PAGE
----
I feel like this year saw a seismic shift happen when it came to blogging and social media. Increasingly I found myself heading deeper and deeper into the recesses of both to find authentic, un-sponsored content. Old standbys of mine "bit the dust" so to speak and new ones all told the same story of "sponsored by..." And along with all the sponsorship and product placement came a higher emphasis on curation or what we've all come to call an "aspirational lifestyle." And I haven't been innocent of the bug either. More often than not I find my daily life "not acceptable enough" to fit into that little square - it's not pretty enough, not curated enough, not perfect enough, not shiny enough. And so I pass. I pass on Teddy eating watermelon for the first time because it takes place outside with harsh lighting (i.e. a very gorgeous sunny day), on a dirty blanket and with mismatched clothes. I pass on how adorable Birdie looks reading a book to her doggie because the playroom is a den of destruction and the "frame would look too busy." I pass on a photo of my little tribe cuddling on the floor of the living room because it "wouldn't look perfect" and who wants that? My iphone is a treasure trove of #fromthecuttingroomfloor.
And yet... And yet I see a call for more "realness," not just from myself but as a quiet, building chorus in comments sections and forums. I hear people say things like "I miss blogging circa 2008" or "I used to relate to you when you were more open/authentic/genuine/raw." And though it's true you can't rewind time and we can't go back to the way things were when blogging was new and exciting and warm and fuzzy I would like to think we can at least try. But as someone on the blogging end and the reader end I have to say it's incredibly hard. It's difficult because it does not appear that those qualities that people claim they pine for are validated. The popular blogs, IG, twitter accounts are not the "real" ones, in fact it seems that the more curated your version of life the better. The accounts with mass followings are nothing but beautifully decorated coffee tables that sit upon rare vintage rugs, endless walls of subway tile, babies in white onesies frolicking in dreamy backyards and airy quotes about the way motherhood (even on the bad days) is still, ultimately, the most wonderful, magical, fulfilling, beautiful and lovely job in the world!!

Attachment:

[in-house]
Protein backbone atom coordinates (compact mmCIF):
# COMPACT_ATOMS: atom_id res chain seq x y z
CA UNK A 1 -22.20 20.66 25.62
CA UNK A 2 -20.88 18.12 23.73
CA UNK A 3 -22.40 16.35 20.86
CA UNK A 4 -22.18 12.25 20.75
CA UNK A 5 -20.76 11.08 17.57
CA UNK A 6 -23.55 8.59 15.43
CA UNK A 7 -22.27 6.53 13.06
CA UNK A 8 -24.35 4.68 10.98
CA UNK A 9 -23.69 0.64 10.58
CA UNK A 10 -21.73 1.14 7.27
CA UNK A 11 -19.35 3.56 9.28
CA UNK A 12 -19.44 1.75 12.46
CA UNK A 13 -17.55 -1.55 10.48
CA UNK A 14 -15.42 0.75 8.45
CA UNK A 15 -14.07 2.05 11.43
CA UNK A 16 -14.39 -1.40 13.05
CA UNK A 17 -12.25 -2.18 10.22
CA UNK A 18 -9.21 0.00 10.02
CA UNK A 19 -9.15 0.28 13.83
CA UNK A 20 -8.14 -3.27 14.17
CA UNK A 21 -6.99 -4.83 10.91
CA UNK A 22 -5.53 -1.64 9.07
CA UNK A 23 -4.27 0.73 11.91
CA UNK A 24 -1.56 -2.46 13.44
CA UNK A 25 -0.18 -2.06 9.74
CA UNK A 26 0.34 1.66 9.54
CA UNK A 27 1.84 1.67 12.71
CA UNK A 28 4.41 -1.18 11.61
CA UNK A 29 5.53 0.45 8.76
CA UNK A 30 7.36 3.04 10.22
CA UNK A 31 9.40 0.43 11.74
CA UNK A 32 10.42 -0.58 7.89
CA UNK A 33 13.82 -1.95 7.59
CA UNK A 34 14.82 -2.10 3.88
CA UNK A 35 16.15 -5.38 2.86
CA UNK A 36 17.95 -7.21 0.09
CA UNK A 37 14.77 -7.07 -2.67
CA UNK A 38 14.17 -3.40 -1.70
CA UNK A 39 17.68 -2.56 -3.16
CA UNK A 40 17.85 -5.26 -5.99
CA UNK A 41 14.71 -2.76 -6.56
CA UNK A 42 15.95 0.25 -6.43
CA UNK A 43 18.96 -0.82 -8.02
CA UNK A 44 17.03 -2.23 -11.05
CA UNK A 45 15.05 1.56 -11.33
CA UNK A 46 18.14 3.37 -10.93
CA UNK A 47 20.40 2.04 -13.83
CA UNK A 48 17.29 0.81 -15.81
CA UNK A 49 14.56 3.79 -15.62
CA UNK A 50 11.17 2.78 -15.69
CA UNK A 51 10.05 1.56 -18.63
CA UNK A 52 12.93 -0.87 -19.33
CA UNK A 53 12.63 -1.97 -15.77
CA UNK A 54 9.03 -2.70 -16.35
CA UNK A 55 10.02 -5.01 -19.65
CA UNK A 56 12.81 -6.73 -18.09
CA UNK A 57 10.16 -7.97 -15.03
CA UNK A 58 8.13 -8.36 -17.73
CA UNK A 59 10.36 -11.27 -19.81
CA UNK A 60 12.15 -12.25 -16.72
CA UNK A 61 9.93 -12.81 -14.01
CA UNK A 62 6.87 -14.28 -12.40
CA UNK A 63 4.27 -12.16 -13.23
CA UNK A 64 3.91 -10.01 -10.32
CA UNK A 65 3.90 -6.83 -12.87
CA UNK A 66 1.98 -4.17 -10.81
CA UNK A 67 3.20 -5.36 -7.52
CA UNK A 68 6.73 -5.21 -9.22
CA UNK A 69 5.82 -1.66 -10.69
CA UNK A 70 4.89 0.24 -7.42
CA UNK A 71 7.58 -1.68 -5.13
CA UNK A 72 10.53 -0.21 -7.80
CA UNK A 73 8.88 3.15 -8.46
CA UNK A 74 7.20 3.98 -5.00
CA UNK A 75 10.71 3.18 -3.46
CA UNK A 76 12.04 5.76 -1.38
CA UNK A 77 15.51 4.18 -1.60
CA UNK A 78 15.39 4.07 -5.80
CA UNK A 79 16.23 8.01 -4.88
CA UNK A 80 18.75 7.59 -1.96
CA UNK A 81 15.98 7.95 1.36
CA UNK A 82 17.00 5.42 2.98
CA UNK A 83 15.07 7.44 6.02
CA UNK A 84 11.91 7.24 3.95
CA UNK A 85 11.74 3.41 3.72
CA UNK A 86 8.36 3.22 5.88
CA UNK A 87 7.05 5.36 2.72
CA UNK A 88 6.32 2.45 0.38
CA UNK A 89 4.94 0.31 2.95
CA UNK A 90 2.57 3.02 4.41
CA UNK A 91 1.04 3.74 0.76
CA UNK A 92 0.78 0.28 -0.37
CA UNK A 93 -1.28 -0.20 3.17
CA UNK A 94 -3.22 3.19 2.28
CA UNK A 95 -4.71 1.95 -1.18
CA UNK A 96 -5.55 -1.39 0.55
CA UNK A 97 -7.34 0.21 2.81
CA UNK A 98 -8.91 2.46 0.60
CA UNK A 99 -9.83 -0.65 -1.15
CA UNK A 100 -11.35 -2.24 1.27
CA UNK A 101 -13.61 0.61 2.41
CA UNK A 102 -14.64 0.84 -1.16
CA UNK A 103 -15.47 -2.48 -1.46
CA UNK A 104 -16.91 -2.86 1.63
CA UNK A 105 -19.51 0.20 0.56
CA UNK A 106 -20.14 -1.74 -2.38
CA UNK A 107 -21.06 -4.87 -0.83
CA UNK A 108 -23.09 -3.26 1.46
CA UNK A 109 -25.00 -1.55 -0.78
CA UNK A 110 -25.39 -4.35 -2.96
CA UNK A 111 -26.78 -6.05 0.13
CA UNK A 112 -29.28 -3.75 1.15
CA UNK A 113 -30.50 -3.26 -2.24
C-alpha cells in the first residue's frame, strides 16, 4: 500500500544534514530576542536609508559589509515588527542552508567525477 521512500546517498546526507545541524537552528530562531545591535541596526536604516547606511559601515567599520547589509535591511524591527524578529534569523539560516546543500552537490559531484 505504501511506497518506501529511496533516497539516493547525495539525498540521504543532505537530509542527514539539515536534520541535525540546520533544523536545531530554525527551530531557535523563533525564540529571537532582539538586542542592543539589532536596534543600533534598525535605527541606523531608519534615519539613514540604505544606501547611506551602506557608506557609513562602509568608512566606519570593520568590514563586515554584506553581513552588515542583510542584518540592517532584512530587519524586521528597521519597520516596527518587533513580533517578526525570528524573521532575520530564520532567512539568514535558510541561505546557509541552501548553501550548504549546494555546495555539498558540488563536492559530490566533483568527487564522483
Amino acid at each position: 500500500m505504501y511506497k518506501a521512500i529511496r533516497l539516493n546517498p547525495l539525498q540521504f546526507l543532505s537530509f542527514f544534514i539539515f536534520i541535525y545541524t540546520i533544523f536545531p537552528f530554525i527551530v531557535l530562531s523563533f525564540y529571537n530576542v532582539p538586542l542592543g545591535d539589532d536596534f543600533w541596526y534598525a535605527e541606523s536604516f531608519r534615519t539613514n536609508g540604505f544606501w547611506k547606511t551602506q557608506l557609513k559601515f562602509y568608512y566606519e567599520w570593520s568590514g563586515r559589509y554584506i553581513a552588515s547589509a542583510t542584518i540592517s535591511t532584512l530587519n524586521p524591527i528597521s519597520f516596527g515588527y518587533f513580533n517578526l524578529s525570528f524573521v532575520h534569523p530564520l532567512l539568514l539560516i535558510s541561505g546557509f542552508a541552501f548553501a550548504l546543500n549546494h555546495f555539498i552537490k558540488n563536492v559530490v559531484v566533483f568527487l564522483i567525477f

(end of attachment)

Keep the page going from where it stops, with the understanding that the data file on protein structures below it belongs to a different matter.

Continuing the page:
And don't get me wrong - I am a terribly aesthetic person. I love beautiful things!! I look at these pictures and I get all the heart eyes too. But... but I fear that too much of this leaves very little room for real life. Because when we connect with people, when we feel that delicious feeling of "me too" it's rarely over the fact that "oh my gosh! me too! i also have the cleanest, whitest kitchen in all the land!" No, we connect over "me too!! my toddler also made me want to rip out my hair today!" or "me too!! i've also been wearing my bathrobe all day because i'm sick as a dog and just trying to survive with two tiny and incredibly needy humans!" We need others not when life is perfect but in the exact opposite of perfect - when things feel like they're crumbling and we're just barely hanging on. It's in those moments that we want to reach out our hand and say "will you walk with me?" And yes, that means making yourself vulnerable and taking a risk but very often the reward is a human connection, however small, that makes an impact on your life.
My father once told me that the best works of art are never about the "good times," no these works of art are celebrated and loved because they dare to grab the messiest, ugliest parts of life and say "this is still good, this is still beautiful, this is still valid, this is still LIFE." And I fear that with all this curating and perfection we're going to miss out on the whole reason we loved social media/blogging in the first place - the human connection. Because perfection or the "highlight reel" leaves a bad taste in our mouth, more often than not, it makes us all feel less than, alone and bitter. "Why not me?" we often ask ourselves when seeing someone's vacation, gleaming home or perfect children. And then I feel that there just ends up being a lot of "yuck" passed around online and it's not even based in reality. How do I know this? I know this because the few times that someone dares to pull back the curtain a bit and really let us into their homes or lives we feel camaraderie, understanding and the "me too."